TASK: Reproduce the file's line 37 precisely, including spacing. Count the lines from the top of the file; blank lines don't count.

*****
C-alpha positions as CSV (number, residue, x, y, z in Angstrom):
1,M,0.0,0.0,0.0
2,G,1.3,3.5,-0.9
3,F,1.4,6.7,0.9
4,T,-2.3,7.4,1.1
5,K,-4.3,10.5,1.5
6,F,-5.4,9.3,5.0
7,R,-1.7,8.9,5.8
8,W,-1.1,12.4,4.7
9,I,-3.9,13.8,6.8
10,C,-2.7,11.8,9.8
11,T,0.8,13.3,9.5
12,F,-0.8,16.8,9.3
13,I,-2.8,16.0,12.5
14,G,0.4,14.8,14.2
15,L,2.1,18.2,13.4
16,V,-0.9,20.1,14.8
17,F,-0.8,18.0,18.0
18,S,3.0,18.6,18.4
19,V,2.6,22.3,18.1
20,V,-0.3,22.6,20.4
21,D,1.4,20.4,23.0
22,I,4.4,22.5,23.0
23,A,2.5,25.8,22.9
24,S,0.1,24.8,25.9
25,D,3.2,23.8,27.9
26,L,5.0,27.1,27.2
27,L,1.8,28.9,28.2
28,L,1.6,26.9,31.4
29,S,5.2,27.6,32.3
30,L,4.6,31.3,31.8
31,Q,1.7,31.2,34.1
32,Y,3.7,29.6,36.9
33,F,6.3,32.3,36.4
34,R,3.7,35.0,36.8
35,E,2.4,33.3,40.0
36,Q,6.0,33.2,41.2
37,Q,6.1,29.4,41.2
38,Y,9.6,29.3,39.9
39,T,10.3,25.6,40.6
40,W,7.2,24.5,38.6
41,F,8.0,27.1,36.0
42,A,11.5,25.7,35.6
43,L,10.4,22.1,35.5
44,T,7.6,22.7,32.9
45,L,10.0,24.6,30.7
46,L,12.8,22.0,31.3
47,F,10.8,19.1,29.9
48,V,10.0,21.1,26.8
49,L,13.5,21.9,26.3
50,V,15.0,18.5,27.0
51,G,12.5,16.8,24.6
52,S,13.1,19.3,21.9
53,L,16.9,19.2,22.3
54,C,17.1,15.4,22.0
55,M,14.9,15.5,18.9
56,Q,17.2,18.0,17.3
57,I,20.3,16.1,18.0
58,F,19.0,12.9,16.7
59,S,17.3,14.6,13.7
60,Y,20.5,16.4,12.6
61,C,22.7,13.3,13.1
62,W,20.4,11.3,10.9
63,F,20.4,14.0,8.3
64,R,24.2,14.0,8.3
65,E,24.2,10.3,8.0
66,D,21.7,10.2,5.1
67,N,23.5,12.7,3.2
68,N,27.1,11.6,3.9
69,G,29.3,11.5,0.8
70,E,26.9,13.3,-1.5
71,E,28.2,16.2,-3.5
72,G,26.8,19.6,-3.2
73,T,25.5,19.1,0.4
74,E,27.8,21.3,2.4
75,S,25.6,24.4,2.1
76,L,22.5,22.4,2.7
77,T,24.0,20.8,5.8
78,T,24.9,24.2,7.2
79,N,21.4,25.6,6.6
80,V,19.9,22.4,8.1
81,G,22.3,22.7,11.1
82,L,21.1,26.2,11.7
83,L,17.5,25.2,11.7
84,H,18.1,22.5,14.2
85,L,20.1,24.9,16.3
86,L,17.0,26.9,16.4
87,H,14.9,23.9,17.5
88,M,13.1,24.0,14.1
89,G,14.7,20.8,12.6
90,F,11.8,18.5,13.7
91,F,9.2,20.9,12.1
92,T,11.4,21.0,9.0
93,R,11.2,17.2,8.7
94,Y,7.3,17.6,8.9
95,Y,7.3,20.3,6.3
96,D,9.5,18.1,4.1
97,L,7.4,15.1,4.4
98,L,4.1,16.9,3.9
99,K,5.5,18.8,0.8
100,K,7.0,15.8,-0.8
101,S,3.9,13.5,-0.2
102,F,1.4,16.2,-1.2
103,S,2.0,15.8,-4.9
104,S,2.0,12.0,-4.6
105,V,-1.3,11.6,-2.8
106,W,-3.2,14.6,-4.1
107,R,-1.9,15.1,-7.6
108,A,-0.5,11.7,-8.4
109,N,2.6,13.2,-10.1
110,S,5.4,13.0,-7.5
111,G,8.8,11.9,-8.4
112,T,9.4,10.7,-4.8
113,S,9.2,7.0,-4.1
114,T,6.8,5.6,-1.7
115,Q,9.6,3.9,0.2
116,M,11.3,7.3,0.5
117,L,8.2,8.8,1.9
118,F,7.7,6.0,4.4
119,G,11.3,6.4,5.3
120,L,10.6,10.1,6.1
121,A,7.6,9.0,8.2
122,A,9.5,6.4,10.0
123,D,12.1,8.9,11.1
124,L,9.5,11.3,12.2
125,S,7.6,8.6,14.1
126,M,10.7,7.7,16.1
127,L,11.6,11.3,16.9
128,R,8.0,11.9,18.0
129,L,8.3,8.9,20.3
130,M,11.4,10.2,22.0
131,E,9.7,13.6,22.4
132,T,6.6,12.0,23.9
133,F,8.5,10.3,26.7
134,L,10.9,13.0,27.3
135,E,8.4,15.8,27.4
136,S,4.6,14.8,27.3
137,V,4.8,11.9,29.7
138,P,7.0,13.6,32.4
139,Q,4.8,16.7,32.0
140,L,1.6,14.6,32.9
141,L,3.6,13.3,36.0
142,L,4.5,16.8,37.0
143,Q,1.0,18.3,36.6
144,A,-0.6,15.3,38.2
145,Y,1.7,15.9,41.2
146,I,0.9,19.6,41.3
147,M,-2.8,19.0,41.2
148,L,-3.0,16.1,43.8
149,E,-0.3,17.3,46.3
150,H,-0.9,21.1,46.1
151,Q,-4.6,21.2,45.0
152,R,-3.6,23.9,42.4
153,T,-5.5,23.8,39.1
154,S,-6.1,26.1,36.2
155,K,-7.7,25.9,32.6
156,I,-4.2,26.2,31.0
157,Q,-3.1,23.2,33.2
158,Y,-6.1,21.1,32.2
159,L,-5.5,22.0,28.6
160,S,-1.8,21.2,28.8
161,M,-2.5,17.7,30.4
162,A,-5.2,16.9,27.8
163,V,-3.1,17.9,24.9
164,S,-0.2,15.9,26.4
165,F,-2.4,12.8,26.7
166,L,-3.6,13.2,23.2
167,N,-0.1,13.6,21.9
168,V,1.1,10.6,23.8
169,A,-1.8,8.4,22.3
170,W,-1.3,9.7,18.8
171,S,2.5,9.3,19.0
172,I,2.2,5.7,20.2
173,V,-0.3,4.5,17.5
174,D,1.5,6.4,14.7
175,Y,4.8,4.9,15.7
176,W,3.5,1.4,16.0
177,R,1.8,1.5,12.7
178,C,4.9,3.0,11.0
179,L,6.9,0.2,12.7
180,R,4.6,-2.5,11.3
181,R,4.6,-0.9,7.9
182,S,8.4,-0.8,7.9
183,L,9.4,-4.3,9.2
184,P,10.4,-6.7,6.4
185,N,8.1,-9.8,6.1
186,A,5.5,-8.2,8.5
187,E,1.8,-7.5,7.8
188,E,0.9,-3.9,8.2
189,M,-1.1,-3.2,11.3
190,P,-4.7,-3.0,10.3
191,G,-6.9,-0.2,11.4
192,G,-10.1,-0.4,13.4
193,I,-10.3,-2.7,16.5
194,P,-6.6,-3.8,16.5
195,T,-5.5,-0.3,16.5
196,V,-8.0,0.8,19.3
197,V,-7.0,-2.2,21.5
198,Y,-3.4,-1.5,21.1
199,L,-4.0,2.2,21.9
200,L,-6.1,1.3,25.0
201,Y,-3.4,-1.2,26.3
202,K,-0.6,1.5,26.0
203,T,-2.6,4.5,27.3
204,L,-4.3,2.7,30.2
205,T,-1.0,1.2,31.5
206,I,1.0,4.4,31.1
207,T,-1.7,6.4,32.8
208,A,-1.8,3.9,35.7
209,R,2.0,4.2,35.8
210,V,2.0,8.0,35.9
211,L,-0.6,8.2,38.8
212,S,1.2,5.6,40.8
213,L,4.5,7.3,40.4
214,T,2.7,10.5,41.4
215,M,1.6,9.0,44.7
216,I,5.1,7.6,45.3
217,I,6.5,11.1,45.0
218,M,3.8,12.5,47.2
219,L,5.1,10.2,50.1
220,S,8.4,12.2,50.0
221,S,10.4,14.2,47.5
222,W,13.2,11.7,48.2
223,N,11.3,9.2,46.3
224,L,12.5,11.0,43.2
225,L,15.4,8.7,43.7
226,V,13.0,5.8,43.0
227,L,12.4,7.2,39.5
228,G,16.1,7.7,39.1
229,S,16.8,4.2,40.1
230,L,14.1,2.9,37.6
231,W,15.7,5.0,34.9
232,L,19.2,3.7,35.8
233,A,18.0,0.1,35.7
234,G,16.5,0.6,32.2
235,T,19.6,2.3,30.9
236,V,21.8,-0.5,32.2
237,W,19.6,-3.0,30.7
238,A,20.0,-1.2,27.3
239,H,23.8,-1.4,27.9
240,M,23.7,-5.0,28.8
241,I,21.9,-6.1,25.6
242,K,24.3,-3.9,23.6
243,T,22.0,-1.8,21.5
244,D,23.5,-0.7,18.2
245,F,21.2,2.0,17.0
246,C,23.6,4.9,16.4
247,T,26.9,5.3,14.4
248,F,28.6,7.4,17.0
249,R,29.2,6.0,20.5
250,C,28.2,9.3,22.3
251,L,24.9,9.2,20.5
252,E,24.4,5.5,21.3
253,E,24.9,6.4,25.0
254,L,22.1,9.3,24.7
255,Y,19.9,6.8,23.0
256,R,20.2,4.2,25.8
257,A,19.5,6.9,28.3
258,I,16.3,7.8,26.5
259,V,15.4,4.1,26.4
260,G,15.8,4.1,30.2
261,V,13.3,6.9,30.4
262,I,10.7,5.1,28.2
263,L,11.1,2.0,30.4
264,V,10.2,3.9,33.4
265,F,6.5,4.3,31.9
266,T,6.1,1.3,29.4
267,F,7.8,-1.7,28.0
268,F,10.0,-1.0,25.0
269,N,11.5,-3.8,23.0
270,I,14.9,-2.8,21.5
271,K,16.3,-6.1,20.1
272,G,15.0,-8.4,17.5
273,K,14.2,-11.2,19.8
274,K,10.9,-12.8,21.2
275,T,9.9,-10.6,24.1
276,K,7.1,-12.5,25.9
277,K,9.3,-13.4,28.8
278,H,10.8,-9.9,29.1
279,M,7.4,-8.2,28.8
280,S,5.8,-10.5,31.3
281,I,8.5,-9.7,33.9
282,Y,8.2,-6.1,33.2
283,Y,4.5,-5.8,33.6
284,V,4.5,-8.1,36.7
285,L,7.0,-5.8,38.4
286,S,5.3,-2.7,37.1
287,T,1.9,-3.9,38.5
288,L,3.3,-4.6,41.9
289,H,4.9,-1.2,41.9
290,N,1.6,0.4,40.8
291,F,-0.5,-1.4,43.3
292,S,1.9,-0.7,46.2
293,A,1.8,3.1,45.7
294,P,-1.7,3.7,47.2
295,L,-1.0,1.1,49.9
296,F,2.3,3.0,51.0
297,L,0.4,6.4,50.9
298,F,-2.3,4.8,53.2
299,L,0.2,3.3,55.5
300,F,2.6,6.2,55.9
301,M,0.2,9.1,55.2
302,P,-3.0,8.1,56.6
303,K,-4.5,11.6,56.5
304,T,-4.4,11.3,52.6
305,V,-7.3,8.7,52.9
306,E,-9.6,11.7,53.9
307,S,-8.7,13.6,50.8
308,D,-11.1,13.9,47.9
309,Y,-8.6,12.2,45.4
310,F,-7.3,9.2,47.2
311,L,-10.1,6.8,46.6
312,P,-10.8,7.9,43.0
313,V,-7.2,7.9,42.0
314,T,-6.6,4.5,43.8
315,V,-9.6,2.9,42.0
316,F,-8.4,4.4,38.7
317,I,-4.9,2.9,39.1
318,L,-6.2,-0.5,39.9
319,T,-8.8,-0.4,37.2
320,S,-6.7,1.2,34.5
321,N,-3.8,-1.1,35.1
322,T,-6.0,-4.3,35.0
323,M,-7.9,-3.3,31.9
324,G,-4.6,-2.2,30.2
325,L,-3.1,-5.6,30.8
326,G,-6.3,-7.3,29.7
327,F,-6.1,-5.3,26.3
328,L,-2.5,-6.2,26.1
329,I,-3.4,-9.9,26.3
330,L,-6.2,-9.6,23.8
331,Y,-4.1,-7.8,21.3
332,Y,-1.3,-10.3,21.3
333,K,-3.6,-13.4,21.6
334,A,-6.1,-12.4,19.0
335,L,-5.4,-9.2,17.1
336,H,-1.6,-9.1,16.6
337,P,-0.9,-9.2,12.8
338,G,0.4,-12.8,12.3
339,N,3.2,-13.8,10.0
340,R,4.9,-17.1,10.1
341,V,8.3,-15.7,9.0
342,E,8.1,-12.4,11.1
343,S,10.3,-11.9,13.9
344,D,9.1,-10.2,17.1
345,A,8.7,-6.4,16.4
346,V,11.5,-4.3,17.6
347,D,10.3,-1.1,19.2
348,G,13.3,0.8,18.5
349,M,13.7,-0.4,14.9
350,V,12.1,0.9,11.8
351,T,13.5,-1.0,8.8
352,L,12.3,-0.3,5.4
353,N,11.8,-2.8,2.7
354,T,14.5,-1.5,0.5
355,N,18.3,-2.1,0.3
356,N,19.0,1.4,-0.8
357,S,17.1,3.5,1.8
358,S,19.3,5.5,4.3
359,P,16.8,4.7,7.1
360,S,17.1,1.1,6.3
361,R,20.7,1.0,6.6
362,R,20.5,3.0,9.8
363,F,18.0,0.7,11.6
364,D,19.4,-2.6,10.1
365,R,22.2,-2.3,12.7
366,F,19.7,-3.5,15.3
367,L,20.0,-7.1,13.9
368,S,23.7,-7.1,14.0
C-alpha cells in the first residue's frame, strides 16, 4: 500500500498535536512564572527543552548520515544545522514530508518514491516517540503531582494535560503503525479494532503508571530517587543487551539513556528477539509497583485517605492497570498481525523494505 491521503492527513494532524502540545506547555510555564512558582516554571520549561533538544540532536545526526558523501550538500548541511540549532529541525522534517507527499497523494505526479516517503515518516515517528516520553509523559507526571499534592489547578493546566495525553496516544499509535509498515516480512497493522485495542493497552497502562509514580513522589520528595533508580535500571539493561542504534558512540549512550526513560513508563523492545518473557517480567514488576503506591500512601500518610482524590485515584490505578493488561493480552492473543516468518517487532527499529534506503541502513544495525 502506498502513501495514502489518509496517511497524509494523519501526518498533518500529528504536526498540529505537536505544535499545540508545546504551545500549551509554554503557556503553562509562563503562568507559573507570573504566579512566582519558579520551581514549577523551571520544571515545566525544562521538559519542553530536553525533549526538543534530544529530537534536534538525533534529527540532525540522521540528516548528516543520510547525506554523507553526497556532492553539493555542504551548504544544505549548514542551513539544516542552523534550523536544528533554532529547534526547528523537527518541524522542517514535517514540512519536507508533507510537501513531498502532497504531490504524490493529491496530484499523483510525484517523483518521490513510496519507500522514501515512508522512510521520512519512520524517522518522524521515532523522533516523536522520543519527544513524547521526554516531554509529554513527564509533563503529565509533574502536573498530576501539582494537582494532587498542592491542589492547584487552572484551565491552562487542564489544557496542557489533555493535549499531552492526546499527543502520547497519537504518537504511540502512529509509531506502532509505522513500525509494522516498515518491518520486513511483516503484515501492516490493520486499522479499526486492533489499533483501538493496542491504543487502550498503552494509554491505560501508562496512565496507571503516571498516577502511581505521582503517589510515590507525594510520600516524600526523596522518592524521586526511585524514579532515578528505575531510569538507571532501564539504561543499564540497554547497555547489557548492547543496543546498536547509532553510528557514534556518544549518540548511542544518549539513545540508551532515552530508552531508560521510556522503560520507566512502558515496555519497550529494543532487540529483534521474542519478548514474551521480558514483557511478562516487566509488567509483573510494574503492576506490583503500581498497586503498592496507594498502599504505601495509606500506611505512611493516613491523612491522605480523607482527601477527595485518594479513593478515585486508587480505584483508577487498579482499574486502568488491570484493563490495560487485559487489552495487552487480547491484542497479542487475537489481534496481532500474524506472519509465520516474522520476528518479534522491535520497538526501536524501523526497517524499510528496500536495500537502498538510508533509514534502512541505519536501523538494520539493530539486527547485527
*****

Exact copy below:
36,Q,6.0,33.2,41.2